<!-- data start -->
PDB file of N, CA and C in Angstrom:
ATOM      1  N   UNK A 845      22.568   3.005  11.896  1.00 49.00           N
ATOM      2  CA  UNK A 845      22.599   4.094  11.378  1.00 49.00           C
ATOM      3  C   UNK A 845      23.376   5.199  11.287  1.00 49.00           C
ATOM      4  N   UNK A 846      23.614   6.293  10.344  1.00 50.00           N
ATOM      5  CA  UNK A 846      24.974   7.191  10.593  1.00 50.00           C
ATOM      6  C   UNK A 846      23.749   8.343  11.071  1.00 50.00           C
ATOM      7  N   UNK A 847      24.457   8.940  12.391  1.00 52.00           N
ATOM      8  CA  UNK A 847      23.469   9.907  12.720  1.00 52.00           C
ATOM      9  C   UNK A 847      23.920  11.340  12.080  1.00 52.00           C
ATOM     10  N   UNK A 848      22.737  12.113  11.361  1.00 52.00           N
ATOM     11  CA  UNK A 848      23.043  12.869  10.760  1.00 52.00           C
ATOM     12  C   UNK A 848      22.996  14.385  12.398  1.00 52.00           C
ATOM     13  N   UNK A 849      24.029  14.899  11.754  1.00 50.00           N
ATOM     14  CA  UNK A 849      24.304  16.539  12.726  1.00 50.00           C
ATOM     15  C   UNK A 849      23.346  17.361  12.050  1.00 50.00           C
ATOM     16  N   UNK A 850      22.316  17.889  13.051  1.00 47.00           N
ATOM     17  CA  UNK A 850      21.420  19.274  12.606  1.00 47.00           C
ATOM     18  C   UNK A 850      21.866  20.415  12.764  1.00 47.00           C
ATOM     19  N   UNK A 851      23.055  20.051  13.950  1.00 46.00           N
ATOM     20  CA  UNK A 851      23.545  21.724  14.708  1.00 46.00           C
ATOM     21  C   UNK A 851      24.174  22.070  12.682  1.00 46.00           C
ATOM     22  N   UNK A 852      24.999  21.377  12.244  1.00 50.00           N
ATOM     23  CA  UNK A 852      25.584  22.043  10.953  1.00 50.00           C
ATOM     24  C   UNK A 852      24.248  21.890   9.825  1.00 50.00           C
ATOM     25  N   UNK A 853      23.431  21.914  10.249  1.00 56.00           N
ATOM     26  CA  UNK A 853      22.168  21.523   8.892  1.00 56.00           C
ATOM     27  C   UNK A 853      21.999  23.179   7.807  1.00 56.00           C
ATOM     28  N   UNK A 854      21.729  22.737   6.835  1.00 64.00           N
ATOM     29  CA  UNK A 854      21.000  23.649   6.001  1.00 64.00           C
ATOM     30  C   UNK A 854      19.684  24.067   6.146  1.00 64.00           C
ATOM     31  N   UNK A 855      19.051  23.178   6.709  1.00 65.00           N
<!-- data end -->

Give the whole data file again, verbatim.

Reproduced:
PDB file of N, CA and C in Angstrom:
ATOM      1  N   UNK A 845      22.568   3.005  11.896  1.00 49.00           N
ATOM      2  CA  UNK A 845      22.599   4.094  11.378  1.00 49.00           C
ATOM      3  C   UNK A 845      23.376   5.199  11.287  1.00 49.00           C
ATOM      4  N   UNK A 846      23.614   6.293  10.344  1.00 50.00           N
ATOM      5  CA  UNK A 846      24.974   7.191  10.593  1.00 50.00           C
ATOM      6  C   UNK A 846      23.749   8.343  11.071  1.00 50.00           C
ATOM      7  N   UNK A 847      24.457   8.940  12.391  1.00 52.00           N
ATOM      8  CA  UNK A 847      23.469   9.907  12.720  1.00 52.00           C
ATOM      9  C   UNK A 847      23.920  11.340  12.080  1.00 52.00           C
ATOM     10  N   UNK A 848      22.737  12.113  11.361  1.00 52.00           N
ATOM     11  CA  UNK A 848      23.043  12.869  10.760  1.00 52.00           C
ATOM     12  C   UNK A 848      22.996  14.385  12.398  1.00 52.00           C
ATOM     13  N   UNK A 849      24.029  14.899  11.754  1.00 50.00           N
ATOM     14  CA  UNK A 849      24.304  16.539  12.726  1.00 50.00           C
ATOM     15  C   UNK A 849      23.346  17.361  12.050  1.00 50.00           C
ATOM     16  N   UNK A 850      22.316  17.889  13.051  1.00 47.00           N
ATOM     17  CA  UNK A 850      21.420  19.274  12.606  1.00 47.00           C
ATOM     18  C   UNK A 850      21.866  20.415  12.764  1.00 47.00           C
ATOM     19  N   UNK A 851      23.055  20.051  13.950  1.00 46.00           N
ATOM     20  CA  UNK A 851      23.545  21.724  14.708  1.00 46.00           C
ATOM     21  C   UNK A 851      24.174  22.070  12.682  1.00 46.00           C
ATOM     22  N   UNK A 852      24.999  21.377  12.244  1.00 50.00           N
ATOM     23  CA  UNK A 852      25.584  22.043  10.953  1.00 50.00           C
ATOM     24  C   UNK A 852      24.248  21.890   9.825  1.00 50.00           C
ATOM     25  N   UNK A 853      23.431  21.914  10.249  1.00 56.00           N
ATOM     26  CA  UNK A 853      22.168  21.523   8.892  1.00 56.00           C
ATOM     27  C   UNK A 853      21.999  23.179   7.807  1.00 56.00           C
ATOM     28  N   UNK A 854      21.729  22.737   6.835  1.00 64.00           N
ATOM     29  CA  UNK A 854      21.000  23.649   6.001  1.00 64.00           C
ATOM     30  C   UNK A 854      19.684  24.067   6.146  1.00 64.00           C
ATOM     31  N   UNK A 855      19.051  23.178   6.709  1.00 65.00           N